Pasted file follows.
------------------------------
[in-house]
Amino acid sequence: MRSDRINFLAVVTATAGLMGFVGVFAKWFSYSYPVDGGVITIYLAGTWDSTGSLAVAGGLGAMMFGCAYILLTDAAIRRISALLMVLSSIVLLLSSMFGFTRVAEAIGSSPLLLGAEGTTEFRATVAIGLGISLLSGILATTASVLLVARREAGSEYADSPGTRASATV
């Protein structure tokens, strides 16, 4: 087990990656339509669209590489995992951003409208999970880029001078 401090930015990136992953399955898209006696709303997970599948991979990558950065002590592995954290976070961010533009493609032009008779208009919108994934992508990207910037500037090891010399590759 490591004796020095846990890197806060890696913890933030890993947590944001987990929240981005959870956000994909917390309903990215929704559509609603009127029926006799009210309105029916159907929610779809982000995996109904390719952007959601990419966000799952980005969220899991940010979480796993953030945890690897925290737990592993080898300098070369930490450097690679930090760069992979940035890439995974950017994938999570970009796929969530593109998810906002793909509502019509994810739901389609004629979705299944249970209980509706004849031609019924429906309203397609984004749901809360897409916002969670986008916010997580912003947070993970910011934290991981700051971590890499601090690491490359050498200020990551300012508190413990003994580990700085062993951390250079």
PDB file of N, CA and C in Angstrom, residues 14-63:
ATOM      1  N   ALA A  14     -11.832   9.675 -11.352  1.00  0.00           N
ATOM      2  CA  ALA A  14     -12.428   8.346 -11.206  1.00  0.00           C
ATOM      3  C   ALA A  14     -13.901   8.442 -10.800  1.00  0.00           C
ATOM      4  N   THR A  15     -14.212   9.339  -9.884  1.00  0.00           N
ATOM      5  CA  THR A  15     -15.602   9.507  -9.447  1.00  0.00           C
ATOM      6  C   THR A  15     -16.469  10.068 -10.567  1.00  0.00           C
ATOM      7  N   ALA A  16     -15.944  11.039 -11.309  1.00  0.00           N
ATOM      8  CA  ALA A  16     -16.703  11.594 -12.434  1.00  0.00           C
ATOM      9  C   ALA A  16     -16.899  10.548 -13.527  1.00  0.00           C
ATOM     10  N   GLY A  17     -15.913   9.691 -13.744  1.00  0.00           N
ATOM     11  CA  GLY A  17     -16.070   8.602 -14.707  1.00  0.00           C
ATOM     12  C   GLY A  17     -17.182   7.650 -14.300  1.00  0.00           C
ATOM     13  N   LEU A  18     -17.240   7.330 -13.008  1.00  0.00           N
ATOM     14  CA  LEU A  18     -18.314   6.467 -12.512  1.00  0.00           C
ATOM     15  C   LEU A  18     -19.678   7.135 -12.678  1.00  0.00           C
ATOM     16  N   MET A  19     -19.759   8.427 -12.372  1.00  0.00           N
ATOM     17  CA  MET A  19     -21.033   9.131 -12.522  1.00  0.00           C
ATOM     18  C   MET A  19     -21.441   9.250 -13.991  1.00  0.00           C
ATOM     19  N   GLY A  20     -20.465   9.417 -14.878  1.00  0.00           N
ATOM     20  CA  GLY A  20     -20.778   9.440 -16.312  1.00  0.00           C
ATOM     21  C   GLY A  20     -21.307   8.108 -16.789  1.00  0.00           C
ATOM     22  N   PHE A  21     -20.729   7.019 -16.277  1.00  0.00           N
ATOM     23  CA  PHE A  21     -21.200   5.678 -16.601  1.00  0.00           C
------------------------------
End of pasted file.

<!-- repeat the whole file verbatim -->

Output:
[in-house]
Amino acid sequence: MRSDRINFLAVVTATAGLMGFVGVFAKWFSYSYPVDGGVITIYLAGTWDSTGSLAVAGGLGAMMFGCAYILLTDAAIRRISALLMVLSSIVLLLSSMFGFTRVAEAIGSSPLLLGAEGTTEFRATVAIGLGISLLSGILATTASVLLVARREAGSEYADSPGTRASATV
């Protein structure tokens, strides 16, 4: 087990990656339509669209590489995992951003409208999970880029001078 401090930015990136992953399955898209006696709303997970599948991979990558950065002590592995954290976070961010533009493609032009008779208009919108994934992508990207910037500037090891010399590759 490591004796020095846990890197806060890696913890933030890993947590944001987990929240981005959870956000994909917390309903990215929704559509609603009127029926006799009210309105029916159907929610779809982000995996109904390719952007959601990419966000799952980005969220899991940010979480796993953030945890690897925290737990592993080898300098070369930490450097690679930090760069992979940035890439995974950017994938999570970009796929969530593109998810906002793909509502019509994810739901389609004629979705299944249970209980509706004849031609019924429906309203397609984004749901809360897409916002969670986008916010997580912003947070993970910011934290991981700051971590890499601090690491490359050498200020990551300012508190413990003994580990700085062993951390250079």
PDB file of N, CA and C in Angstrom, residues 14-63:
ATOM      1  N   ALA A  14     -11.832   9.675 -11.352  1.00  0.00           N
ATOM      2  CA  ALA A  14     -12.428   8.346 -11.206  1.00  0.00           C
ATOM      3  C   ALA A  14     -13.901   8.442 -10.800  1.00  0.00           C
ATOM      4  N   THR A  15     -14.212   9.339  -9.884  1.00  0.00           N
ATOM      5  CA  THR A  15     -15.602   9.507  -9.447  1.00  0.00           C
ATOM      6  C   THR A  15     -16.469  10.068 -10.567  1.00  0.00           C
ATOM      7  N   ALA A  16     -15.944  11.039 -11.309  1.00  0.00           N
ATOM      8  CA  ALA A  16     -16.703  11.594 -12.434  1.00  0.00           C
ATOM      9  C   ALA A  16     -16.899  10.548 -13.527  1.00  0.00           C
ATOM     10  N   GLY A  17     -15.913   9.691 -13.744  1.00  0.00           N
ATOM     11  CA  GLY A  17     -16.070   8.602 -14.707  1.00  0.00           C
ATOM     12  C   GLY A  17     -17.182   7.650 -14.300  1.00  0.00           C
ATOM     13  N   LEU A  18     -17.240   7.330 -13.008  1.00  0.00           N
ATOM     14  CA  LEU A  18     -18.314   6.467 -12.512  1.00  0.00           C
ATOM     15  C   LEU A  18     -19.678   7.135 -12.678  1.00  0.00           C
ATOM     16  N   MET A  19     -19.759   8.427 -12.372  1.00  0.00           N
ATOM     17  CA  MET A  19     -21.033   9.131 -12.522  1.00  0.00           C
ATOM     18  C   MET A  19     -21.441   9.250 -13.991  1.00  0.00           C
ATOM     19  N   GLY A  20     -20.465   9.417 -14.878  1.00  0.00           N
ATOM     20  CA  GLY A  20     -20.778   9.440 -16.312  1.00  0.00           C
ATOM     21  C   GLY A  20     -21.307   8.108 -16.789  1.00  0.00           C
ATOM     22  N   PHE A  21     -20.729   7.019 -16.277  1.00  0.00           N
ATOM     23  CA  PHE A  21     -21.200   5.678 -16.601  1.00  0.00           C